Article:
Exciting New Ways to Measure
And Treat Visual Symptoms
By Ann L.
Laurenzi, O.D., Cleveland
Wavefront is exciting because it enables us to assess and treat previously untreatable aberrations. It's an invaluable diagnostic tool for patients who have subjective complaints that we previously couldn't measure. And the technology is an excellent fit for optometrists because it's based on optical science.
We have a busy clinic with a high volume of
wavefront-guided LASIK procedures. At our clinic, anyone who qualifies for custom LASIK receives it; about half of our LASIK patients get custom ablation.
I see two types of LASIK patients. First, there are those who want me to make the decision. ("You're the expert.") Then there are patients who have followed the subject on the Internet and know that custom LASIK is available. They've been waiting for LASIK technology to reach a level where they're comfortable, and now they want
Of course, some patients want the procedure but don't qualify. I look at pupil size and the amount of correction needed. We also examine patients with
wavefront, and if they don't have higher-order abberations, we'll give them traditional
Because our clinic is large, the comanagement process involves technicians. They do the initial pre-op workup, and the surgeon and I share patient discussions about risks and benefits. We both get a chance to talk with the patient, making sure that the patient qualifies for custom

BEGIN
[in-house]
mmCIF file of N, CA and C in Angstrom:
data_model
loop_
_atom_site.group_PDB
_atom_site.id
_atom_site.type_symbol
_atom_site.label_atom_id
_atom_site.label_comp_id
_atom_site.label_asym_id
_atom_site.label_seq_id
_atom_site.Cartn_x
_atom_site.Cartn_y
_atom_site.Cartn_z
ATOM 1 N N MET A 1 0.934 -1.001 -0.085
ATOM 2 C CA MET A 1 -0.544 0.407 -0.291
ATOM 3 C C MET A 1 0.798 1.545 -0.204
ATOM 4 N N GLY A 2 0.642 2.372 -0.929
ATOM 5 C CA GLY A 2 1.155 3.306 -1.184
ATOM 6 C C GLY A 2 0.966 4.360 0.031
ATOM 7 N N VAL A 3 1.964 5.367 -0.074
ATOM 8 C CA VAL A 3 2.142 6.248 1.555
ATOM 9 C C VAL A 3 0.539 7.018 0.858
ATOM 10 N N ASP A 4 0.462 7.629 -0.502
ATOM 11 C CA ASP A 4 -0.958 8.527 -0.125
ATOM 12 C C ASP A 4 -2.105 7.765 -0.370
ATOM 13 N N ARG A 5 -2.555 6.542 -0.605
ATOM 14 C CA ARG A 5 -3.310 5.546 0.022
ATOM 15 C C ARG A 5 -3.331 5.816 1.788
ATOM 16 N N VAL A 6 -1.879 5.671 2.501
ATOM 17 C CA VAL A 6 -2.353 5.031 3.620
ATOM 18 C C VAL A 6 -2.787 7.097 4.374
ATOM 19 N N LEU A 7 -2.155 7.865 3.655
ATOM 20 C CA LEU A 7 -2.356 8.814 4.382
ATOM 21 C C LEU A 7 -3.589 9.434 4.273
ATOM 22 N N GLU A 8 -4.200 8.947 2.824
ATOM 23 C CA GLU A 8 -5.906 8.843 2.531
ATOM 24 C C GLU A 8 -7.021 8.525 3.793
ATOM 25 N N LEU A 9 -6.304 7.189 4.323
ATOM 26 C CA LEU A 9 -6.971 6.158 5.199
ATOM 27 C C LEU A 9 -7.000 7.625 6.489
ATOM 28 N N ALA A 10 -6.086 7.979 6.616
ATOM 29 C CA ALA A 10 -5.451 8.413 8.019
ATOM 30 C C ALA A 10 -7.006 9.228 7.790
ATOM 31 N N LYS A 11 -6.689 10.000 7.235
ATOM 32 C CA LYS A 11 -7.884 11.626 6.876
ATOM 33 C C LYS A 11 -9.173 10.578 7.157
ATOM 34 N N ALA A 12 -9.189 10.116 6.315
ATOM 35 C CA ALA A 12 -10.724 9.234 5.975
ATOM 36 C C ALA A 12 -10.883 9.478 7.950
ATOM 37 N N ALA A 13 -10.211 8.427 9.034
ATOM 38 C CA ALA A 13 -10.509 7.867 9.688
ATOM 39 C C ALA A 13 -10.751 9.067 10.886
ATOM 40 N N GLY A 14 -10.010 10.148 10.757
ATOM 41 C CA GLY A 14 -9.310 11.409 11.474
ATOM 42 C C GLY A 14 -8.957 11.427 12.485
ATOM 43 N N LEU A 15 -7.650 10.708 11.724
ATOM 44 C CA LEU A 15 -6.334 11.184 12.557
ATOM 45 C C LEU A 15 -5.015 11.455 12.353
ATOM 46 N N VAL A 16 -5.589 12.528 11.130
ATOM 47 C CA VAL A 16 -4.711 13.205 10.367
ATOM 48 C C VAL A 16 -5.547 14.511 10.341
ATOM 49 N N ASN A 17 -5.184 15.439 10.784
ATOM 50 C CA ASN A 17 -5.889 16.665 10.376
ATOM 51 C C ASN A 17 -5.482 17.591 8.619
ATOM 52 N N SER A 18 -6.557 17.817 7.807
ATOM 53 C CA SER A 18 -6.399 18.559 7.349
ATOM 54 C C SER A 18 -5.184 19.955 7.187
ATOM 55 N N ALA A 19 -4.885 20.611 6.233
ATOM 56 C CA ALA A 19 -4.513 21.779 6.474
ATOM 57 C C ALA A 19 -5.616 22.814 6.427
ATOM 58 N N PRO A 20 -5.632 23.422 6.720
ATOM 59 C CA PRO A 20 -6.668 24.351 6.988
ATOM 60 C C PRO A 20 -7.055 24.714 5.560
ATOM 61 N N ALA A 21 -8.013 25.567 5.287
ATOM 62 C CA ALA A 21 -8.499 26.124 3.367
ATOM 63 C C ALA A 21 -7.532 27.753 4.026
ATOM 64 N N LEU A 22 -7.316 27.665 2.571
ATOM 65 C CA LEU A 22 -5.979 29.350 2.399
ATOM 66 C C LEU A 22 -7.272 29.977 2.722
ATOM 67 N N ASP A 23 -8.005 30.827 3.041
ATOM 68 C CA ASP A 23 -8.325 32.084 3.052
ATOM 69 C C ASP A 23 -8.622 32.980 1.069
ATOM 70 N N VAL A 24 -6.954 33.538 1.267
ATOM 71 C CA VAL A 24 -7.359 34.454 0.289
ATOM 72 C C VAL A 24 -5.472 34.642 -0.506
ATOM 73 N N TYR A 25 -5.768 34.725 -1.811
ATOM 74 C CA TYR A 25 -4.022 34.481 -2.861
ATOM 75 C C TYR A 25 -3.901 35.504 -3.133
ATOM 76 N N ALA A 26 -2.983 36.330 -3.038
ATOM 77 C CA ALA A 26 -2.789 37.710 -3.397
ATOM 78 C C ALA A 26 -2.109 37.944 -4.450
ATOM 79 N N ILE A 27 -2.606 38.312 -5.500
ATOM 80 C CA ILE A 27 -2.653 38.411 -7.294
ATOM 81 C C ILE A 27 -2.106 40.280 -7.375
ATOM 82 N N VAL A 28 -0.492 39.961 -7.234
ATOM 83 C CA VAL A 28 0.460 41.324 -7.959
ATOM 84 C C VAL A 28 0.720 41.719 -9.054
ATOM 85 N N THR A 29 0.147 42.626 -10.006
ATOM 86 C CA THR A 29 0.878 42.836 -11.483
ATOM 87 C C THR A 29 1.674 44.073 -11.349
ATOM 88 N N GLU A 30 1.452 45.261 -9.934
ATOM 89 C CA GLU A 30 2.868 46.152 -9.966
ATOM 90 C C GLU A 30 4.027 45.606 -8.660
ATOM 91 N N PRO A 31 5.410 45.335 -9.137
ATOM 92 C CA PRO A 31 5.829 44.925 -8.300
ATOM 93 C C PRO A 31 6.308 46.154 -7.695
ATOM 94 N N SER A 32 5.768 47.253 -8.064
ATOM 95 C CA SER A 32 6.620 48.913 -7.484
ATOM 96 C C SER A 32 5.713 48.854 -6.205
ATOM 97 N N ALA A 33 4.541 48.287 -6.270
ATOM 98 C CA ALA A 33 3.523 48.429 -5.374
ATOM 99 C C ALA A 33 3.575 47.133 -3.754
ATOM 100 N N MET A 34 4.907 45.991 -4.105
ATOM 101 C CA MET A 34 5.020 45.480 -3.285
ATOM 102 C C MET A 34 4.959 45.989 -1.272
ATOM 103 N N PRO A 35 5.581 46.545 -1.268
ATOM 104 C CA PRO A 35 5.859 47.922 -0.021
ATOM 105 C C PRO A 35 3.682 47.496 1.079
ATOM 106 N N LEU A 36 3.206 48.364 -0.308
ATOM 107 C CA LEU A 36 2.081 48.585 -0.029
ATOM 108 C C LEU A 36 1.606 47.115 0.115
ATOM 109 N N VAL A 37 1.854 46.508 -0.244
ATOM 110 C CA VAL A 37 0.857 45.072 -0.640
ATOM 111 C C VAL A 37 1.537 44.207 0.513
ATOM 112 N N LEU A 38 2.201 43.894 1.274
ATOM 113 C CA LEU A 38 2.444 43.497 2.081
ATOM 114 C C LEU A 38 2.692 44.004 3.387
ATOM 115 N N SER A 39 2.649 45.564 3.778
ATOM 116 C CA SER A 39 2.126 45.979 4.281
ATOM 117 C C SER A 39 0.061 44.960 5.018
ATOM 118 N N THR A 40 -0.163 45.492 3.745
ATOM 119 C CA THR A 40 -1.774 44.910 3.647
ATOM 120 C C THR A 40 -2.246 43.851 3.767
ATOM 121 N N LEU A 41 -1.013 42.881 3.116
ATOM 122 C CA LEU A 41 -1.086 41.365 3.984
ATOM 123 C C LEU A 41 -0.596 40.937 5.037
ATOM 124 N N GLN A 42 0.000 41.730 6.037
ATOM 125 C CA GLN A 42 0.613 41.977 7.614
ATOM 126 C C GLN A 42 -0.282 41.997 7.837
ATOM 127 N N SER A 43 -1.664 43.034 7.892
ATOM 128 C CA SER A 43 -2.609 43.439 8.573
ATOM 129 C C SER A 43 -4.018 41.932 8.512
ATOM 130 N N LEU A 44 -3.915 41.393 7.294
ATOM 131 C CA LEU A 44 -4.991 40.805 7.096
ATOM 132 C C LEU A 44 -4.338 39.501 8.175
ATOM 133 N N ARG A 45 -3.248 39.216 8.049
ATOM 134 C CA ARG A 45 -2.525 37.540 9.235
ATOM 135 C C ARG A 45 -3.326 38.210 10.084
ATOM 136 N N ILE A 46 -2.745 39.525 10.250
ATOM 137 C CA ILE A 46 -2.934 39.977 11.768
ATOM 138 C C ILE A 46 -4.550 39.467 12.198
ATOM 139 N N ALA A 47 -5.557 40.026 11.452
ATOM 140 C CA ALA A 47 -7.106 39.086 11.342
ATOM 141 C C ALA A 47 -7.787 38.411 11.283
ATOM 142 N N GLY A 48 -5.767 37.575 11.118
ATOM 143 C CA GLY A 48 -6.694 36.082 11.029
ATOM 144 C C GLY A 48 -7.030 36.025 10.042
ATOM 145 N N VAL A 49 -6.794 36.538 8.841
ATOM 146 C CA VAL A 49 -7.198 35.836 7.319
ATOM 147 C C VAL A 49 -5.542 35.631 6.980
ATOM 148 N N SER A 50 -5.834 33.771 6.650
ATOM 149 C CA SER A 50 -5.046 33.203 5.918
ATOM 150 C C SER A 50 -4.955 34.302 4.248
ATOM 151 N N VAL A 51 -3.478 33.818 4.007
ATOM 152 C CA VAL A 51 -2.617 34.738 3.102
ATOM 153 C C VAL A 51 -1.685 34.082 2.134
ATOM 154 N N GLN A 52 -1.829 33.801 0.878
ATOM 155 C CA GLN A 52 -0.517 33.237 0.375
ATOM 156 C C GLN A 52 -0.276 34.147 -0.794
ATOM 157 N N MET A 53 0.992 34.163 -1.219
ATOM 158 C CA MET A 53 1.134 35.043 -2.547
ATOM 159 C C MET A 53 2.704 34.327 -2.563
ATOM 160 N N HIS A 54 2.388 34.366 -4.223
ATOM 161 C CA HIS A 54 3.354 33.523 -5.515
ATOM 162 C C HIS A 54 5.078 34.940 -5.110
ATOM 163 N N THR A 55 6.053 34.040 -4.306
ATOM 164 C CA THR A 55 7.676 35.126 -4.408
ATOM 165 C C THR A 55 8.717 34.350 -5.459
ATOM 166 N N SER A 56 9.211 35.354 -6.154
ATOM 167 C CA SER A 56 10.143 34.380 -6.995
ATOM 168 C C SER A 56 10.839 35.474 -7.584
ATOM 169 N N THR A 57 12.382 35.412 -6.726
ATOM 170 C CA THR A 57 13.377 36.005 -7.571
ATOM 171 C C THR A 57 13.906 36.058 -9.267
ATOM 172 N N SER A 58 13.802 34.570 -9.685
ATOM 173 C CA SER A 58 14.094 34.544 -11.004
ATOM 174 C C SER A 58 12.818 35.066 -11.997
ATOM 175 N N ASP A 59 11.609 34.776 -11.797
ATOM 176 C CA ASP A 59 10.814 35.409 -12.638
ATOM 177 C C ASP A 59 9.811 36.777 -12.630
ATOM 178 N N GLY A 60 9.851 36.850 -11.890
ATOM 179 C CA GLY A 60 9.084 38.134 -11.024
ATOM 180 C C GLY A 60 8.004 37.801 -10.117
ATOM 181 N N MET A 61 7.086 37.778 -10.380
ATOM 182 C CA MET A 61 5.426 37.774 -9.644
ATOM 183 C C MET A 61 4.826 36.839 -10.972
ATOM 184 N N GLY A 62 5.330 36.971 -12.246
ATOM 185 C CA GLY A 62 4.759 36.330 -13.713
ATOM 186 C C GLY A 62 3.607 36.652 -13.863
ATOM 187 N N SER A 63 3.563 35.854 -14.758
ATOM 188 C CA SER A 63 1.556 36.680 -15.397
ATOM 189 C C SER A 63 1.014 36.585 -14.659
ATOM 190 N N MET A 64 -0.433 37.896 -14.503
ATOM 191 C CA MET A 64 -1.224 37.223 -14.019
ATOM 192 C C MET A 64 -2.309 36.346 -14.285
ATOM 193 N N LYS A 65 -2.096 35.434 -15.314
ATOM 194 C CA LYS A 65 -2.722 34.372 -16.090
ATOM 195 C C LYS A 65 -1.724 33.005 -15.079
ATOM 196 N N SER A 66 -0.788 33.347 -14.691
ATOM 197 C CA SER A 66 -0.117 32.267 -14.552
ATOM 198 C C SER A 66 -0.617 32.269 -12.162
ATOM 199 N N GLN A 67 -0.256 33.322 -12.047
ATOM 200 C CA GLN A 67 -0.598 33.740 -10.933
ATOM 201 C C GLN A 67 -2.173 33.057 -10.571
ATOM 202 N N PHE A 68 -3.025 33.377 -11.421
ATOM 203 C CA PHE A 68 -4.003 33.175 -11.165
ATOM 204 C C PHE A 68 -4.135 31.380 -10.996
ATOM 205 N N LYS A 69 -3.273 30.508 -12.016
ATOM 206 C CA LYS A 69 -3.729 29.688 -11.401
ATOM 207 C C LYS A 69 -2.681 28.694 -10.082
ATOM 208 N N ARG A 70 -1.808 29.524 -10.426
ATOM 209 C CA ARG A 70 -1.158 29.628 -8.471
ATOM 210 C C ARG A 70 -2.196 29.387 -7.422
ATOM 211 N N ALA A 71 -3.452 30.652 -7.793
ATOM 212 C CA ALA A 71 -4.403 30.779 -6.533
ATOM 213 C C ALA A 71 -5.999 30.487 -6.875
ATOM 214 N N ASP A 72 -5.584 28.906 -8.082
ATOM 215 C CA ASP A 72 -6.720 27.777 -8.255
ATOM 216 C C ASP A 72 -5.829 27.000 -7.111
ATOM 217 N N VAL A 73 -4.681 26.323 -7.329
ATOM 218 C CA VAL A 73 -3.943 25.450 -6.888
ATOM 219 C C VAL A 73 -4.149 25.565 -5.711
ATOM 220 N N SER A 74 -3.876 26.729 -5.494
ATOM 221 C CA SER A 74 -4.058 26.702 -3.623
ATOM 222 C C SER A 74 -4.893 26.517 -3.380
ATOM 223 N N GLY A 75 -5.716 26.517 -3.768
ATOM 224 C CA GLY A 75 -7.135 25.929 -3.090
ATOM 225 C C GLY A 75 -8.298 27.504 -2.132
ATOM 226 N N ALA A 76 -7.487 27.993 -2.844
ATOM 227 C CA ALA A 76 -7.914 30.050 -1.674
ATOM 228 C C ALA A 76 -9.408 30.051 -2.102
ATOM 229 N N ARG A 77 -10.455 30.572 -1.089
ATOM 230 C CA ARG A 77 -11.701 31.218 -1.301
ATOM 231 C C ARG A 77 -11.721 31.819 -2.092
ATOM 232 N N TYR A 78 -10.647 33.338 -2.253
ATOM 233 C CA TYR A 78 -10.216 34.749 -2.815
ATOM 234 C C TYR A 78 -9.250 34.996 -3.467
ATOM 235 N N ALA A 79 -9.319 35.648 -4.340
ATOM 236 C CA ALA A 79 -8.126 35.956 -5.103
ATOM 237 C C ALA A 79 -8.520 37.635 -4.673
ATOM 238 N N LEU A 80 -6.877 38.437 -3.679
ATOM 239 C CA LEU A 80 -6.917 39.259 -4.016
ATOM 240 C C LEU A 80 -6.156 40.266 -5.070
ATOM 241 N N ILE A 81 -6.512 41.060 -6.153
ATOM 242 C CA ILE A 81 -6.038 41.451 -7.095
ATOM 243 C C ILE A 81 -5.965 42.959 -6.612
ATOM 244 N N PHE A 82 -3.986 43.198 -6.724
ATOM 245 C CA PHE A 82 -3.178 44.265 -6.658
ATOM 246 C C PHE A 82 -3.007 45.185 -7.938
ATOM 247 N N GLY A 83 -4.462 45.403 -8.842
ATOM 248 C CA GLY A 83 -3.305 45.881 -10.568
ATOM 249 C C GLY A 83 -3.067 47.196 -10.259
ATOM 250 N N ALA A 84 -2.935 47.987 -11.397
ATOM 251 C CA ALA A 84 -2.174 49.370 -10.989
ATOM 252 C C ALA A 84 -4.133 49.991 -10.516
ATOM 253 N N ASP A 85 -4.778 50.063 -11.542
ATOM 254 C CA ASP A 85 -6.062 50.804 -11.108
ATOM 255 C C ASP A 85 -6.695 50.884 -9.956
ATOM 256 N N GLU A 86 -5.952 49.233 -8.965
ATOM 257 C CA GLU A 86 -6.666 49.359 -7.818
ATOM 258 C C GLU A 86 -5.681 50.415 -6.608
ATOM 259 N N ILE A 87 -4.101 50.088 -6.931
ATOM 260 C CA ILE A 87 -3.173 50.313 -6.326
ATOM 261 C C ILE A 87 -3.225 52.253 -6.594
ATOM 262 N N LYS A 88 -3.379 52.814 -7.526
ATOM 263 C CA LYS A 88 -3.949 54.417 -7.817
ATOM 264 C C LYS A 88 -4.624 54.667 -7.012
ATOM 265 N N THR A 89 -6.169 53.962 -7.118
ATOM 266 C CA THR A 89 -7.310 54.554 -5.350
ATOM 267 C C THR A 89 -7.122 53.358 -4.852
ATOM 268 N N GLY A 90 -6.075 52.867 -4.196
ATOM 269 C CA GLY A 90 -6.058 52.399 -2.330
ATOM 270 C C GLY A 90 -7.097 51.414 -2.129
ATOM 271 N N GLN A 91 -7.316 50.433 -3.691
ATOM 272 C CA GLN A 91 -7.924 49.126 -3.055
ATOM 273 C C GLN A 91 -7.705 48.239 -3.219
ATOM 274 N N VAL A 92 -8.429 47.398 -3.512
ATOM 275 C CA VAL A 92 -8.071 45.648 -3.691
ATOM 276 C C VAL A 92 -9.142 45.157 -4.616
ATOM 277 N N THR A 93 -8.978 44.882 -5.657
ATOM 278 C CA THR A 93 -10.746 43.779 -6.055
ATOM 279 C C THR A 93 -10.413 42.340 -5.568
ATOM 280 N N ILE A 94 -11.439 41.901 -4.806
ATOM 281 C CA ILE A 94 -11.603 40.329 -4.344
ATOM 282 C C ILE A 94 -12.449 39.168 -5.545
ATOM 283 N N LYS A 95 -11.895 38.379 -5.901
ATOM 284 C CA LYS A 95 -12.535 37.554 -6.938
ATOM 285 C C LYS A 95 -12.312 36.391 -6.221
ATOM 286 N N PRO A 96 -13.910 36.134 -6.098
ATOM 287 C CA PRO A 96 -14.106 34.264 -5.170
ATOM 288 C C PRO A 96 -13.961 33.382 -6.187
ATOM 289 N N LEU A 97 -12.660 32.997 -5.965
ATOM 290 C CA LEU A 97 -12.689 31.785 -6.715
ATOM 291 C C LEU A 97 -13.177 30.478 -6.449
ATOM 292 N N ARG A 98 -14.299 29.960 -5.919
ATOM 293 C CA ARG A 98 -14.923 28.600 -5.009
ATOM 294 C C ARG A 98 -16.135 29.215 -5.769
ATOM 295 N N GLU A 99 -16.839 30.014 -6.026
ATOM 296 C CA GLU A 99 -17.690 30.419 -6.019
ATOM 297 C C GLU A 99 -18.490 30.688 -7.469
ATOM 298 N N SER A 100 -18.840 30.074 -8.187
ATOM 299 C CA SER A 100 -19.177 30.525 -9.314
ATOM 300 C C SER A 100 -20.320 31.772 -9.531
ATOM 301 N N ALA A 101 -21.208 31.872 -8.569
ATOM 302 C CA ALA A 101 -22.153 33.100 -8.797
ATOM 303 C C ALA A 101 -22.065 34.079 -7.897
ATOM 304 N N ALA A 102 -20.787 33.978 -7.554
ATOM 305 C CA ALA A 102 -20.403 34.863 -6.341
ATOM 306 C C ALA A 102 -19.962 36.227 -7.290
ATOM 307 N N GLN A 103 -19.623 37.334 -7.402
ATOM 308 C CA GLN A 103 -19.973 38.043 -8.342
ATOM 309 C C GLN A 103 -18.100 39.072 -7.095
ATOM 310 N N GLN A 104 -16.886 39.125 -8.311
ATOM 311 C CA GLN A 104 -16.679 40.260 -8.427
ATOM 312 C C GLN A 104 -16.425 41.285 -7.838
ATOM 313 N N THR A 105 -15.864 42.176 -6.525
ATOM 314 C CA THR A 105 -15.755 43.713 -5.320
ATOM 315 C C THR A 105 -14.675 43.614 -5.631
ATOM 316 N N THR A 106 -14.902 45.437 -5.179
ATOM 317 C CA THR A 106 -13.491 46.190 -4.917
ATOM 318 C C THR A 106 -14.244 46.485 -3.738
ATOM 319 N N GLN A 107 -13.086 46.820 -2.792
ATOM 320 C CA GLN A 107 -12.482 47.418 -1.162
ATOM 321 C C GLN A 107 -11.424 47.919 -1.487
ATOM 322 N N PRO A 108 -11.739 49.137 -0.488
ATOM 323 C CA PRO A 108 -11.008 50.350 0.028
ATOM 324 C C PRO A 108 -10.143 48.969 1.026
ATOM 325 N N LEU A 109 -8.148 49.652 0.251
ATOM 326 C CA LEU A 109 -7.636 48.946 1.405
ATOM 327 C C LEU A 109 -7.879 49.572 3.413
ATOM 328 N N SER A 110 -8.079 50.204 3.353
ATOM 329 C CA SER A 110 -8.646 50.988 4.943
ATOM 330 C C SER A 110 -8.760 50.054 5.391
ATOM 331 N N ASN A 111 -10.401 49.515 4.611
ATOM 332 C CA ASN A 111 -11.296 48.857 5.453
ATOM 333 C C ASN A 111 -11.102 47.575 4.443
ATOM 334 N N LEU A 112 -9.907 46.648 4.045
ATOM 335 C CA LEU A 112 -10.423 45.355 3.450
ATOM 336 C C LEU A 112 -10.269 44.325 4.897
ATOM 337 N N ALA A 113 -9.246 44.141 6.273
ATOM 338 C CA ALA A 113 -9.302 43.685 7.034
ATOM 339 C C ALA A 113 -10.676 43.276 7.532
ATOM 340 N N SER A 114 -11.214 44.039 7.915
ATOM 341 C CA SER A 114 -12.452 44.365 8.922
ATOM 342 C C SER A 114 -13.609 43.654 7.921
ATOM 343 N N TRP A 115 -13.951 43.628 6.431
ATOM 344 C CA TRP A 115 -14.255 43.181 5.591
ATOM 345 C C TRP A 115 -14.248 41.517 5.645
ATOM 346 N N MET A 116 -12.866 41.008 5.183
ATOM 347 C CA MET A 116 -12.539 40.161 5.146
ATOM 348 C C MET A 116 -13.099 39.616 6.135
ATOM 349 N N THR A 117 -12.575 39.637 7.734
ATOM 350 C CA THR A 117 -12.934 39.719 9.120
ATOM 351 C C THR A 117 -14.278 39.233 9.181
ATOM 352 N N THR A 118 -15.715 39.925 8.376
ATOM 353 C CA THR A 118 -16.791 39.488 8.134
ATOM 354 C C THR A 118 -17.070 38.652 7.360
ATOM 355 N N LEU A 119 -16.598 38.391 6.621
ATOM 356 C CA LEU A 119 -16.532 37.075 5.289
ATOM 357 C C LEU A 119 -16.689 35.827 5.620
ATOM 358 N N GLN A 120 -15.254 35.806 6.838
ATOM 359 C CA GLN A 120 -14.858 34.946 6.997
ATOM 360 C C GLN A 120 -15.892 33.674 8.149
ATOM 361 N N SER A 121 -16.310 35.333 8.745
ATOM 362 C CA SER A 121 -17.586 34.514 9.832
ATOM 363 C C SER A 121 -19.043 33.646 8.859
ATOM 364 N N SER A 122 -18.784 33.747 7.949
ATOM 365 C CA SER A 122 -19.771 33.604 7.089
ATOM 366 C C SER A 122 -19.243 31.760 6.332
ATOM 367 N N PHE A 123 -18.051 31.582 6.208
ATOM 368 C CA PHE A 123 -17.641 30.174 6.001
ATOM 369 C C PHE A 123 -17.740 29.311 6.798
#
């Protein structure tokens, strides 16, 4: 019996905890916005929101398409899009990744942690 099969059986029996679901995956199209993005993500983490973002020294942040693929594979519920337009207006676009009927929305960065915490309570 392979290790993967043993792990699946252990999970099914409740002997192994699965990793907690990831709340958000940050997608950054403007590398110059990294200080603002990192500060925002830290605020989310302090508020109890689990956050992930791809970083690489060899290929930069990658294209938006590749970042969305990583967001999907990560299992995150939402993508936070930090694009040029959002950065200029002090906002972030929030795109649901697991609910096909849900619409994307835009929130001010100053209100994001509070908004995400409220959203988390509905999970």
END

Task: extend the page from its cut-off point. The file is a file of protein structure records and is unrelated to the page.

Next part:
Today, the LADARVision 4000 Excimer Laser System is approved for primary eyes. As LADARVision is approved for new applications, we'll see benefits for people with glare, halos and monocular double vision. We can finally measure and identify these symptoms and treat them. Wavefront is especially promising for people with symptoms from previous LASIK surgery.
For example, we had a patient with 20/20 vision who had problems with night driving. We treated her and reduced the problem. It's those patients who really are going to benefit as their quality of vision improves.
Dr. Laurenzi practices at the Cleveland Clinic Foundation, Cole Eye Institute in Cleveland.
Optometric Management, Issue: February 2004